“Ken Boffard is a well-qualified external reviewer who’s helping to increase our knowledge of trauma care. Together, we’ve now started to build networks in the region to boost motivation and develop pre-hospital management of critically injured people. It’s very important for the healthcare services and politicians now to recognize the growing need for trauma care, and take it seriously,” Lönroth says.
“We also want to strengthen our academic work for multitrauma patients and our society’s provision for them. The knowledge we’re now building with Professor Boffard will also affect care of the large category of patients who suffer from multitrauma due to severe traffic and fall accidents, for example. In other words, society will benefit greatly if we can help more survivors return to work,” Lönroth continues.
Patients, teachers and resources essential
Since 2016, Ken Boffard has been visiting Sweden regularly, working in the Department of Surgery at Sahlgrenska University Hospital and teaching the doctors there, and engaged in education and research at Sahlgrenska Academy as well. He also supervises PhD students, Linda Sonesson at Karolinska Institute being among the first to complete her doctoral thesis, Design of blended learning for civilian and military trauma care, in 2018.
“You need patients, teachers and resources to be able to develop your skills. I’ve got a lot of experience from the three university hospitals I work with in Johannesburg,” Boffard says.
“For instance, the biggest of the three admits 500 monthly of the most severely injured patients (‘Priority 1 patients’), who have life-threatening injuries needing care within five minutes of arrival. By comparison, Sahlgrenska University Hospital admits 40 patients a month in this category.”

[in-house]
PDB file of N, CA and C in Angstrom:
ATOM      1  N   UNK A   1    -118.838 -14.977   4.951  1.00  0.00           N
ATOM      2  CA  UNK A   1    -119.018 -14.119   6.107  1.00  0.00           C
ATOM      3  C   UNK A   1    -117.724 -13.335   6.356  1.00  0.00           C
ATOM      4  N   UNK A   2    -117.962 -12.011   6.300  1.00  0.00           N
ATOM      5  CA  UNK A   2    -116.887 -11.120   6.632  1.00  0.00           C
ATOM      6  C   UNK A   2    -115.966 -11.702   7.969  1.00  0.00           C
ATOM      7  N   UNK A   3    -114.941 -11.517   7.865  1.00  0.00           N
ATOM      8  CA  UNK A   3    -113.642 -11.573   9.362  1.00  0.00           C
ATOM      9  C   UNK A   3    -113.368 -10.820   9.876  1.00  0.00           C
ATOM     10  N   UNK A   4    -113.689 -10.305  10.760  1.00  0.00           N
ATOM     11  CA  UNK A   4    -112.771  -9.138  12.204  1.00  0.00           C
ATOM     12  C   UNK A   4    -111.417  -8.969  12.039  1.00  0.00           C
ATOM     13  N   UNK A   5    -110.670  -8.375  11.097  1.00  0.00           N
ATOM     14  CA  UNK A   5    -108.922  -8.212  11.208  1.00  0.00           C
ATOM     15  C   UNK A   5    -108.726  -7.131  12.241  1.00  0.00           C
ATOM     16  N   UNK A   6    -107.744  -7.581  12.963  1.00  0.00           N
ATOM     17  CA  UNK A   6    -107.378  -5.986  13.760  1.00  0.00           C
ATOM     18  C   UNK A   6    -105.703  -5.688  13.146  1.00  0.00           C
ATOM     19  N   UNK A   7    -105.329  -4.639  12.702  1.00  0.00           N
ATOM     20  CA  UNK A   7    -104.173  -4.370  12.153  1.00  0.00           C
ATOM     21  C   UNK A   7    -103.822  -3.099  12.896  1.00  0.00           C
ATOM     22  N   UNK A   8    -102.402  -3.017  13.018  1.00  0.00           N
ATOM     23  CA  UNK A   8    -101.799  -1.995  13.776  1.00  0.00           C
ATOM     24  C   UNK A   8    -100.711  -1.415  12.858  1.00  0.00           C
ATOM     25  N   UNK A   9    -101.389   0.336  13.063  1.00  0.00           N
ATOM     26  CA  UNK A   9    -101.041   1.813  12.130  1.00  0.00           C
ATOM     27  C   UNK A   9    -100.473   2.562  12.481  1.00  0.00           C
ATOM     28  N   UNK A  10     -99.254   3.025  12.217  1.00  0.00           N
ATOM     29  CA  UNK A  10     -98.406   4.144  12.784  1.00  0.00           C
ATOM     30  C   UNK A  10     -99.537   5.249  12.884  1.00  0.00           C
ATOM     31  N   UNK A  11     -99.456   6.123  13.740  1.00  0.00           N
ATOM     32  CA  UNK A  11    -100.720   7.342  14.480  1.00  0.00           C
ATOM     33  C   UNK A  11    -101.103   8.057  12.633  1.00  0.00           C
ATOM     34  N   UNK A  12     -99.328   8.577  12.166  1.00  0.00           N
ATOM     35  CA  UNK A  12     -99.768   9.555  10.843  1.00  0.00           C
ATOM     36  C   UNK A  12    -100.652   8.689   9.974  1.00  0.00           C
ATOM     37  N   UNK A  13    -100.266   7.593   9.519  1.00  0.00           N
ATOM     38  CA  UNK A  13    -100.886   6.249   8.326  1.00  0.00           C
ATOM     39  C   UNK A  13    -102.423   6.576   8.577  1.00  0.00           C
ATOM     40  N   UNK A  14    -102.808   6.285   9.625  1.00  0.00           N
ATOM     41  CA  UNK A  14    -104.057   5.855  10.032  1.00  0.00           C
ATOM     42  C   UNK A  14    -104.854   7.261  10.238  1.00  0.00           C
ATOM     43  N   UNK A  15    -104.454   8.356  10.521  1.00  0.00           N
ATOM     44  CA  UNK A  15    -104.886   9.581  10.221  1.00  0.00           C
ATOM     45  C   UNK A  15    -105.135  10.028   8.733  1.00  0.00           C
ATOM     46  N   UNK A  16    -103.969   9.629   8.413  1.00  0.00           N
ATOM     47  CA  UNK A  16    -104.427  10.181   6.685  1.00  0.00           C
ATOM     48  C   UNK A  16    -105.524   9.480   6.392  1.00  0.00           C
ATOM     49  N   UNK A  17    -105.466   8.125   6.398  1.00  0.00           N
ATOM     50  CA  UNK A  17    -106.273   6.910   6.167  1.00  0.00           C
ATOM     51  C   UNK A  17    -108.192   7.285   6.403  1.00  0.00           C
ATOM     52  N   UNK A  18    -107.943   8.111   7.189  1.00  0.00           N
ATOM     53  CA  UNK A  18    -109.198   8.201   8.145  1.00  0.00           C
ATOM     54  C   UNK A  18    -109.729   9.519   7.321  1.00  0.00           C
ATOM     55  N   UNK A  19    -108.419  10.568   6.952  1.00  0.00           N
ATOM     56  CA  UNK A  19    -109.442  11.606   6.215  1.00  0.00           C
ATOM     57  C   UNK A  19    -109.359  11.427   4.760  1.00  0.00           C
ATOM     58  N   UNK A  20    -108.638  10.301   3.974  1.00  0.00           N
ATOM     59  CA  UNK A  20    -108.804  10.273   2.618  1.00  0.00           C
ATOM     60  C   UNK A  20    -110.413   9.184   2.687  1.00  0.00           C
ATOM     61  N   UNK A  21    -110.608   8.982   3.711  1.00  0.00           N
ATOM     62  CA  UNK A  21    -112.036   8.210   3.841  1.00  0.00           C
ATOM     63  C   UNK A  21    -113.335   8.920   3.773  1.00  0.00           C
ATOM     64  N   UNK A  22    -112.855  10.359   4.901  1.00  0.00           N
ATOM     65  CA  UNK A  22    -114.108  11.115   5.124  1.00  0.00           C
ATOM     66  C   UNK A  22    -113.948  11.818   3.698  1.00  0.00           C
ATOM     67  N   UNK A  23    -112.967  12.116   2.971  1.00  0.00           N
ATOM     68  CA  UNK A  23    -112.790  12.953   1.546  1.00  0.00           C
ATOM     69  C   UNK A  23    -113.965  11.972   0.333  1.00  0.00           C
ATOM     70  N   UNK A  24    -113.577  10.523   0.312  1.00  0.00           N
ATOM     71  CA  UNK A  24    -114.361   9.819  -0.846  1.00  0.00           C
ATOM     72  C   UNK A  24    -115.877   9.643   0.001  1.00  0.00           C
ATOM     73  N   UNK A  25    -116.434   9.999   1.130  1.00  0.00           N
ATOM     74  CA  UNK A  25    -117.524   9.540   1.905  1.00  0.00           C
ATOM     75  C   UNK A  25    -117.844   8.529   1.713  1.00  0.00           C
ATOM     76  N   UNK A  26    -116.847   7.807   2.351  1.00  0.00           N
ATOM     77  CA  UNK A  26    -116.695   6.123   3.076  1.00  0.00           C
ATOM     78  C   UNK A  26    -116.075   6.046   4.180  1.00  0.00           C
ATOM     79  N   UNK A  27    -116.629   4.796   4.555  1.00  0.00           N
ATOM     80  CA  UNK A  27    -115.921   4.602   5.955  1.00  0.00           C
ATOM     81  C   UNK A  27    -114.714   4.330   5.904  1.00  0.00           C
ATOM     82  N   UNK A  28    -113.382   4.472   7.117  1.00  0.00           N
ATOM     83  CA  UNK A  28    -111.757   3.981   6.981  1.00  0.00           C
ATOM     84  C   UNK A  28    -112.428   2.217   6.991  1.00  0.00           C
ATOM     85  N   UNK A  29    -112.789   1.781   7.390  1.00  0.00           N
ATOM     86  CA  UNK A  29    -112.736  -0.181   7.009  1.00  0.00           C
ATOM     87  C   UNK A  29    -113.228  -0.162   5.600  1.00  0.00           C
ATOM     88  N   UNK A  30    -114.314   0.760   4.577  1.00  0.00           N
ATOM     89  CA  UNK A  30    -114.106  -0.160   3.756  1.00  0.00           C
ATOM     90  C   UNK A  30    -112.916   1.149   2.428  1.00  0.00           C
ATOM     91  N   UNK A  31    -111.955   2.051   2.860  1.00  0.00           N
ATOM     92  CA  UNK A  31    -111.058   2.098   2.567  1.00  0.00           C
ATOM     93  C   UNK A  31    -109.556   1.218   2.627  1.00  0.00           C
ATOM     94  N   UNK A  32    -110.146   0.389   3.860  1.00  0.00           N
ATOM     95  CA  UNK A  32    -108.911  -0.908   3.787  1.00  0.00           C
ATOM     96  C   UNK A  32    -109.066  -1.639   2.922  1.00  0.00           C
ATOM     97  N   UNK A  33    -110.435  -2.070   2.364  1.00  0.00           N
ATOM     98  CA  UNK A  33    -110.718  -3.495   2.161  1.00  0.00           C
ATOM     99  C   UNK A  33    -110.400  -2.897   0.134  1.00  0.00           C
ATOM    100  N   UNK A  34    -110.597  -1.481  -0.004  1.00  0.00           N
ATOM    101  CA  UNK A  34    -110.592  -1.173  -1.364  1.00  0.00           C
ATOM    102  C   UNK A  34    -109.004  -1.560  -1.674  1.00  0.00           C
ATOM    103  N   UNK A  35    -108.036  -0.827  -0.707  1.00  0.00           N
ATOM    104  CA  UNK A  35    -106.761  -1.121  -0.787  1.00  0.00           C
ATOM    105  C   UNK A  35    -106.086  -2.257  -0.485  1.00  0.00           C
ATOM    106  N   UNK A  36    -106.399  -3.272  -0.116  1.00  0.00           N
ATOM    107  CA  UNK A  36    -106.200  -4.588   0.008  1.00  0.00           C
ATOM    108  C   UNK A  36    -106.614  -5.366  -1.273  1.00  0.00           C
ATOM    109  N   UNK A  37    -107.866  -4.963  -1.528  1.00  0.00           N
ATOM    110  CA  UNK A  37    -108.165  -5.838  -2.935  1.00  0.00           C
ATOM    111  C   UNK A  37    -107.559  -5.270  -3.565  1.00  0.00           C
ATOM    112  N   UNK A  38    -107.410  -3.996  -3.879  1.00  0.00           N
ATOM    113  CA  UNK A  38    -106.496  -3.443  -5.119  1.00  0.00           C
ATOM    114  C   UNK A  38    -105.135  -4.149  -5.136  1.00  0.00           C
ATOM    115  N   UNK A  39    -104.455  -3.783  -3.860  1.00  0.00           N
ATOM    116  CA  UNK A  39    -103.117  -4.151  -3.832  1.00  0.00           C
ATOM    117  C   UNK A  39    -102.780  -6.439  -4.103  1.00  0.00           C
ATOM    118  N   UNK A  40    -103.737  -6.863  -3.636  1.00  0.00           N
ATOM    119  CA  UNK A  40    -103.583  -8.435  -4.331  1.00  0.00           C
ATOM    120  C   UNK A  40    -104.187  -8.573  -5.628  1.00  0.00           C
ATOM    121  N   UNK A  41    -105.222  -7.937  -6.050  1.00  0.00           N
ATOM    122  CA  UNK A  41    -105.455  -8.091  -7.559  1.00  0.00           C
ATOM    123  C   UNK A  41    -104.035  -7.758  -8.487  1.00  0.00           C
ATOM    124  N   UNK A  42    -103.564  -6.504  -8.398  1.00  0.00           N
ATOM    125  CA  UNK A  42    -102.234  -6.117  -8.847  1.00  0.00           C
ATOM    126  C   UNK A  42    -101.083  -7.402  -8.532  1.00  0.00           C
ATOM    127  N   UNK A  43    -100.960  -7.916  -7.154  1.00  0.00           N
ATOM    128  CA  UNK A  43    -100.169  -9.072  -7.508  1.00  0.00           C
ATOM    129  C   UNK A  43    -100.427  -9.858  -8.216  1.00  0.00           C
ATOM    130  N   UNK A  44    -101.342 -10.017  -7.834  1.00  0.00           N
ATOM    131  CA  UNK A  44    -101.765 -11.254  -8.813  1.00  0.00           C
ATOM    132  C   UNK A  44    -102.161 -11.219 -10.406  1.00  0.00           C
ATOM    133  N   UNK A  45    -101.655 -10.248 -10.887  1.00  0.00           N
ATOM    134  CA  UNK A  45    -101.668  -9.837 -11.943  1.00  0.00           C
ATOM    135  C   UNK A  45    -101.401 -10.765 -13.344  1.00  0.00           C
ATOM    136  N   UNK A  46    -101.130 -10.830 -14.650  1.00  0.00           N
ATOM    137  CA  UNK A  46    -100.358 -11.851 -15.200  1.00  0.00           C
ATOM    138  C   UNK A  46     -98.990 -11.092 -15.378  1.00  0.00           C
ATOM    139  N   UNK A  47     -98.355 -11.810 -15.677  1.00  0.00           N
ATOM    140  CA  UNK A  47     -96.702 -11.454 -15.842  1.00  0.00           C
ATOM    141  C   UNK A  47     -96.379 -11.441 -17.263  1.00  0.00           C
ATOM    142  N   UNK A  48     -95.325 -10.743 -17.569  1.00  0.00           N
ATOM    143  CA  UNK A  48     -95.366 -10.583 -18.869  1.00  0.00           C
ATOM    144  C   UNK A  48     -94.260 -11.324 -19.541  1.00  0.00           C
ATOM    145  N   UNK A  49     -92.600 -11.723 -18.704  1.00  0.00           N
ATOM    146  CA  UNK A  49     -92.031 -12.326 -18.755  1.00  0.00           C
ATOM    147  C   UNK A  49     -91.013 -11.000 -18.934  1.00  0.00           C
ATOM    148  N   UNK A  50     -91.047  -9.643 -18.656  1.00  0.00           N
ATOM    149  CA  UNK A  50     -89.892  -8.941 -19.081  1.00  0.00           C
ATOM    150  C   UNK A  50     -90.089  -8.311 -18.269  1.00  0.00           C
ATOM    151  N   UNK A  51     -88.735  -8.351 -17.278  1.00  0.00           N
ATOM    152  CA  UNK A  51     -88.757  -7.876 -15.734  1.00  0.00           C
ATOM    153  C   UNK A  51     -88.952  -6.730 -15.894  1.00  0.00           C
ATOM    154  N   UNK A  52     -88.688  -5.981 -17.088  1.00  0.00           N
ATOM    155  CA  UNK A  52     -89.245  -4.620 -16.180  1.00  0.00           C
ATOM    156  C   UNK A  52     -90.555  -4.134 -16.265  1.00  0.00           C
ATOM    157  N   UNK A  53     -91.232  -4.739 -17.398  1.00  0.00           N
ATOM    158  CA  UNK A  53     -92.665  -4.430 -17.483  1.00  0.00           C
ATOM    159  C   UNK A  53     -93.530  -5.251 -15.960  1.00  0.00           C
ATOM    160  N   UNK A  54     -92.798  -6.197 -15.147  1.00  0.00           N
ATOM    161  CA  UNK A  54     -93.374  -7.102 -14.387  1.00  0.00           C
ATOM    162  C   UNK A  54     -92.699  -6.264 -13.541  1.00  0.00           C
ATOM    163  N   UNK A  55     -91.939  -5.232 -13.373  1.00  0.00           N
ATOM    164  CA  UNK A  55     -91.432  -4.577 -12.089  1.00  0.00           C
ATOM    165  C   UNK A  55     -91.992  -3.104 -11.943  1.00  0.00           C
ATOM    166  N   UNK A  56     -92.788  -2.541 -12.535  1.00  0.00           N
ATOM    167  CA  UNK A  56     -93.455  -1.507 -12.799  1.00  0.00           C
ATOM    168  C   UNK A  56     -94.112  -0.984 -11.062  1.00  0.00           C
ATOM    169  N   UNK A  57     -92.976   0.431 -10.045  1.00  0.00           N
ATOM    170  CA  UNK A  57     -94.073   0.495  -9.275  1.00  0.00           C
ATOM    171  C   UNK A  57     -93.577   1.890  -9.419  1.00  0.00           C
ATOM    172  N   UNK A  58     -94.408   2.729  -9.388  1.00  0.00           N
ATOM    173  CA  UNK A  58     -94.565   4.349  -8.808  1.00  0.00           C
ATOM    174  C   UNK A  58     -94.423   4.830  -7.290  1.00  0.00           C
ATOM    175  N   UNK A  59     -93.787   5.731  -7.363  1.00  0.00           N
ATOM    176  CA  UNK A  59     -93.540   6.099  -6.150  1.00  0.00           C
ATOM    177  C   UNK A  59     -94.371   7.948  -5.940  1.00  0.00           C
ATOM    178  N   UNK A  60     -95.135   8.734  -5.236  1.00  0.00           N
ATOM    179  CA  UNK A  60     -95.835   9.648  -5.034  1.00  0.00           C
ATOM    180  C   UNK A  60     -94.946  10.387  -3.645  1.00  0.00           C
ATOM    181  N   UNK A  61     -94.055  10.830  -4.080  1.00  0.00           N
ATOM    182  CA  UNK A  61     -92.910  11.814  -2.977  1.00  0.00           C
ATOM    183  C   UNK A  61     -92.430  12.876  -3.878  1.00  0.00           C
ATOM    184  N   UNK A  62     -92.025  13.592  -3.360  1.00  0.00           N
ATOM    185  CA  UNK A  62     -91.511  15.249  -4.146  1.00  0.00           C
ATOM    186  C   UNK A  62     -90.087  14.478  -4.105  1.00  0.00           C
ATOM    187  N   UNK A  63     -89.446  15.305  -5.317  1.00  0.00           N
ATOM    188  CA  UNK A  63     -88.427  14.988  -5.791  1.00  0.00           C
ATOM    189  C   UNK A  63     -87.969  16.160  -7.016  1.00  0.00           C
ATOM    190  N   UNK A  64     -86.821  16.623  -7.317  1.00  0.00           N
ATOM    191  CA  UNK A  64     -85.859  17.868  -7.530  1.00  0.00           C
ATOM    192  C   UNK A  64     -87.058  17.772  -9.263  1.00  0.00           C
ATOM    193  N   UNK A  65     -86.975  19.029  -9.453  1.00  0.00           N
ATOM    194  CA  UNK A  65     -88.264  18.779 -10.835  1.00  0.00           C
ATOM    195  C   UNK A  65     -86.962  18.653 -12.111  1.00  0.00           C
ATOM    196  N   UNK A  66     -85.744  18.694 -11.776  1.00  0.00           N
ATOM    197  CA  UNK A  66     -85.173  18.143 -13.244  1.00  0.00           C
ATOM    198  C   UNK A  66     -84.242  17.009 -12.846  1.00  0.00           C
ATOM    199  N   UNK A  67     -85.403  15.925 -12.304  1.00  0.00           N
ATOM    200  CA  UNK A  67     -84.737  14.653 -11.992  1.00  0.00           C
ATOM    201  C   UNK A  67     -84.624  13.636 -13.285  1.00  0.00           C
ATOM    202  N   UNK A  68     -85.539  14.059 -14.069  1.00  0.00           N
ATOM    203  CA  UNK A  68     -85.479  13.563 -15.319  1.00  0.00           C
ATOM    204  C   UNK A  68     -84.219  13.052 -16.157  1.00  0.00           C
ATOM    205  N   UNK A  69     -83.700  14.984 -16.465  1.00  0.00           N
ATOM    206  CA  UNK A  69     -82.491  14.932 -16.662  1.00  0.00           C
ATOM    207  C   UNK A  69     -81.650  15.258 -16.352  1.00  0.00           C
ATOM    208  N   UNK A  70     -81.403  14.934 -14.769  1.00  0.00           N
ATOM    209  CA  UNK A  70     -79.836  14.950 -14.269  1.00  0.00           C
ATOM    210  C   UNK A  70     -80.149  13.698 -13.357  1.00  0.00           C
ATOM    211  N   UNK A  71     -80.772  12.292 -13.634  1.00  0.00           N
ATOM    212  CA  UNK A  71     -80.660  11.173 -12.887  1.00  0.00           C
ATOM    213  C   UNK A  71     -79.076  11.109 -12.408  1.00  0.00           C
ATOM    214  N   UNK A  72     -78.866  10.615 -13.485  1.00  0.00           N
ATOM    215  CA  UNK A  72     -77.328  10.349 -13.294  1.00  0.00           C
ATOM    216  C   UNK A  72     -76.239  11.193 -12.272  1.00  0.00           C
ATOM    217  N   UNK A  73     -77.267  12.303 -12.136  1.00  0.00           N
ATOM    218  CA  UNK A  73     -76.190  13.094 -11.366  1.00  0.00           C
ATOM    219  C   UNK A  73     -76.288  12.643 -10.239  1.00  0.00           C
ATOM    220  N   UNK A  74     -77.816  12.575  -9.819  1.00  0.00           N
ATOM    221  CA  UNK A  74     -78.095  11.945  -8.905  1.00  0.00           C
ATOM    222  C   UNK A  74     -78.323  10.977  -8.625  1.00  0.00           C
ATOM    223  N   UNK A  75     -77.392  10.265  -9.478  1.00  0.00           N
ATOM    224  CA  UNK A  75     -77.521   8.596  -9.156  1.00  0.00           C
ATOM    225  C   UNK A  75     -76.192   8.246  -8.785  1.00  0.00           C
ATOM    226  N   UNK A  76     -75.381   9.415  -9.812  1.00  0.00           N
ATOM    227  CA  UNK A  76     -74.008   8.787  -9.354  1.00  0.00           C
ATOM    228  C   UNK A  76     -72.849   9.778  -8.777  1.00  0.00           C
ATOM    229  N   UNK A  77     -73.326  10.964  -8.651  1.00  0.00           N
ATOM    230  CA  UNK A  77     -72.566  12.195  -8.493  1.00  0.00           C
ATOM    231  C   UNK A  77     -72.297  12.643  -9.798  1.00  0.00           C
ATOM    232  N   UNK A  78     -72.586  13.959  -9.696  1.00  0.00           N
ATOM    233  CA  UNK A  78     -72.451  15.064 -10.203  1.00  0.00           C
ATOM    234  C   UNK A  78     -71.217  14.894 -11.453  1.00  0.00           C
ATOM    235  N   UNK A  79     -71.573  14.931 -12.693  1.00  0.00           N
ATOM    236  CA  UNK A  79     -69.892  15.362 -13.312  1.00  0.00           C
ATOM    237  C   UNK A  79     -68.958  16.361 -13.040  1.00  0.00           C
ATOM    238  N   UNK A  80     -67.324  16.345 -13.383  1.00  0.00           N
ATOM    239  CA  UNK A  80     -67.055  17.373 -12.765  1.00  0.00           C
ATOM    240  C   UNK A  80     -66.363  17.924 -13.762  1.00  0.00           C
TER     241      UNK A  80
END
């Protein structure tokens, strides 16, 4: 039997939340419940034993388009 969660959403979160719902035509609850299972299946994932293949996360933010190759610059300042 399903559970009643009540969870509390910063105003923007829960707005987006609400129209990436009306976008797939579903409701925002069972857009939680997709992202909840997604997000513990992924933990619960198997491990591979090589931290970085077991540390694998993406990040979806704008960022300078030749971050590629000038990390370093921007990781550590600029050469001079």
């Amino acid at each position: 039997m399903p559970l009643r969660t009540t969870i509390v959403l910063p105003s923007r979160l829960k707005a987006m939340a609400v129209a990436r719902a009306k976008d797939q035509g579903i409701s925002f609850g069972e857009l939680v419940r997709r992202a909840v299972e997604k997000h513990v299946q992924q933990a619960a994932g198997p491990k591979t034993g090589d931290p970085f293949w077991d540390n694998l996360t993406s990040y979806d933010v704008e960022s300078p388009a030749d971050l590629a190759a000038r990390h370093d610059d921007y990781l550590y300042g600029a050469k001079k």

It started with bombs and blast damage in Birmingham
Growing up in a doctor’s family (his father was a gynecologist), Boffard realized early on that he wanted to be a surgeon. Initially, he worked as a part-time firefighter and driving instructor during his university studies, to get by financially and pay the tuition fees. After qualifying as a doctor, he went backpacking in Europe. In England, he asked a friend living in Birmingham whether they needed doctors at the hospital.
“In 1844 they built the new Queen’s Hospital in Birmingham. It happened to be next door to the biggest brewery in the city. The brewers went to the hospital and said, ‘We see a lot of injuries: If we give you free beer, will you treat our injuries for free?’ ‘Sure,’ the hospital replied,” Ken Boffard says with a smile.
In 1944, Britain was preparing to invade and liberate the Netherlands, and expecting many casualties. The military went and told this hospital they were going to turn it into a trauma hospital. The hospital had no other option — and it did have some previous experience from injuries occurring in a brewery, for what it was worth. So, it became the world’s first trauma hospital.
“Then in 1974 I went to that hospital and asked for a job, and they said ‘Yes, sure!’ And you know what? The beer tap was still there, and in use! So we could always have a drink before going in to surgery, just as they did in World War Two,” Ken said, laughing and winking.
Three months later, the IRA bombed Birmingham. This was the first time they had bombed the British mainland.
“After the first bomb, we admitted 120 casualties in 10 minutes. And we managed it pretty well, actually. I was the most junior of the juniors, but that didn’t deter me. On the contrary, it started my interest in trauma surgery and care.”
Since then, Boffard has received a great deal of training himself and educated others around the world, both clinically and in trauma management, in times of both war and peace.